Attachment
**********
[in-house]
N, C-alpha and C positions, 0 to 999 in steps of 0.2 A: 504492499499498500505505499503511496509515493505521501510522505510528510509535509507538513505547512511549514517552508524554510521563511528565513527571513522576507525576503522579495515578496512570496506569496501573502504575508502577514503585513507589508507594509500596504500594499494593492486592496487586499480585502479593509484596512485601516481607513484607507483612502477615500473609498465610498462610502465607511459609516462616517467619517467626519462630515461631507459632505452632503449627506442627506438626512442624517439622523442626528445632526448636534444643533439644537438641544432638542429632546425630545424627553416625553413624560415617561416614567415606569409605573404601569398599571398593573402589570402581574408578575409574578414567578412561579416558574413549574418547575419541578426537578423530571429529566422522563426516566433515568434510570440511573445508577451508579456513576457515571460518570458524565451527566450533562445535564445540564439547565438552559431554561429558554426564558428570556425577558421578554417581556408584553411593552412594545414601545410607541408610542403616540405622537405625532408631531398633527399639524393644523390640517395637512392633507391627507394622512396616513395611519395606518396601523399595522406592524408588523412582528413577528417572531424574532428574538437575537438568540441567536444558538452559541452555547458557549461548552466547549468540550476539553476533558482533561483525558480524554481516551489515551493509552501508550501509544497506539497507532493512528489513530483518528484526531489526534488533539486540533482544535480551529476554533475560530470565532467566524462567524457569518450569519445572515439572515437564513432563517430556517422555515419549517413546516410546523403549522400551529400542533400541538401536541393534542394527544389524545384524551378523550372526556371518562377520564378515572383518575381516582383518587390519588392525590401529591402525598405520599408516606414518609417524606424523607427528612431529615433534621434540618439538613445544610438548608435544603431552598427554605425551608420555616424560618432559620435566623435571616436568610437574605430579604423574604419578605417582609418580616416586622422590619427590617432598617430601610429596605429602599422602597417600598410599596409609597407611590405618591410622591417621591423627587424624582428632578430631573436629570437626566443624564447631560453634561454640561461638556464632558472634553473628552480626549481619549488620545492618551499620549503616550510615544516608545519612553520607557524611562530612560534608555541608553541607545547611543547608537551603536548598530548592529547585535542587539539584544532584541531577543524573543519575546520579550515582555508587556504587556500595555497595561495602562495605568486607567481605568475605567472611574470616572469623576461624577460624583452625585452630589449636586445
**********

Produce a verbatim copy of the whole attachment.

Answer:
[in-house]
N, C-alpha and C positions, 0 to 999 in steps of 0.2 A: 504492499499498500505505499503511496509515493505521501510522505510528510509535509507538513505547512511549514517552508524554510521563511528565513527571513522576507525576503522579495515578496512570496506569496501573502504575508502577514503585513507589508507594509500596504500594499494593492486592496487586499480585502479593509484596512485601516481607513484607507483612502477615500473609498465610498462610502465607511459609516462616517467619517467626519462630515461631507459632505452632503449627506442627506438626512442624517439622523442626528445632526448636534444643533439644537438641544432638542429632546425630545424627553416625553413624560415617561416614567415606569409605573404601569398599571398593573402589570402581574408578575409574578414567578412561579416558574413549574418547575419541578426537578423530571429529566422522563426516566433515568434510570440511573445508577451508579456513576457515571460518570458524565451527566450533562445535564445540564439547565438552559431554561429558554426564558428570556425577558421578554417581556408584553411593552412594545414601545410607541408610542403616540405622537405625532408631531398633527399639524393644523390640517395637512392633507391627507394622512396616513395611519395606518396601523399595522406592524408588523412582528413577528417572531424574532428574538437575537438568540441567536444558538452559541452555547458557549461548552466547549468540550476539553476533558482533561483525558480524554481516551489515551493509552501508550501509544497506539497507532493512528489513530483518528484526531489526534488533539486540533482544535480551529476554533475560530470565532467566524462567524457569518450569519445572515439572515437564513432563517430556517422555515419549517413546516410546523403549522400551529400542533400541538401536541393534542394527544389524545384524551378523550372526556371518562377520564378515572383518575381516582383518587390519588392525590401529591402525598405520599408516606414518609417524606424523607427528612431529615433534621434540618439538613445544610438548608435544603431552598427554605425551608420555616424560618432559620435566623435571616436568610437574605430579604423574604419578605417582609418580616416586622422590619427590617432598617430601610429596605429602599422602597417600598410599596409609597407611590405618591410622591417621591423627587424624582428632578430631573436629570437626566443624564447631560453634561454640561461638556464632558472634553473628552480626549481619549488620545492618551499620549503616550510615544516608545519612553520607557524611562530612560534608555541608553541607545547611543547608537551603536548598530548592529547585535542587539539584544532584541531577543524573543519575546520579550515582555508587556504587556500595555497595561495602562495605568486607567481605568475605567472611574470616572469623576461624577460624583452625585452630589449636586445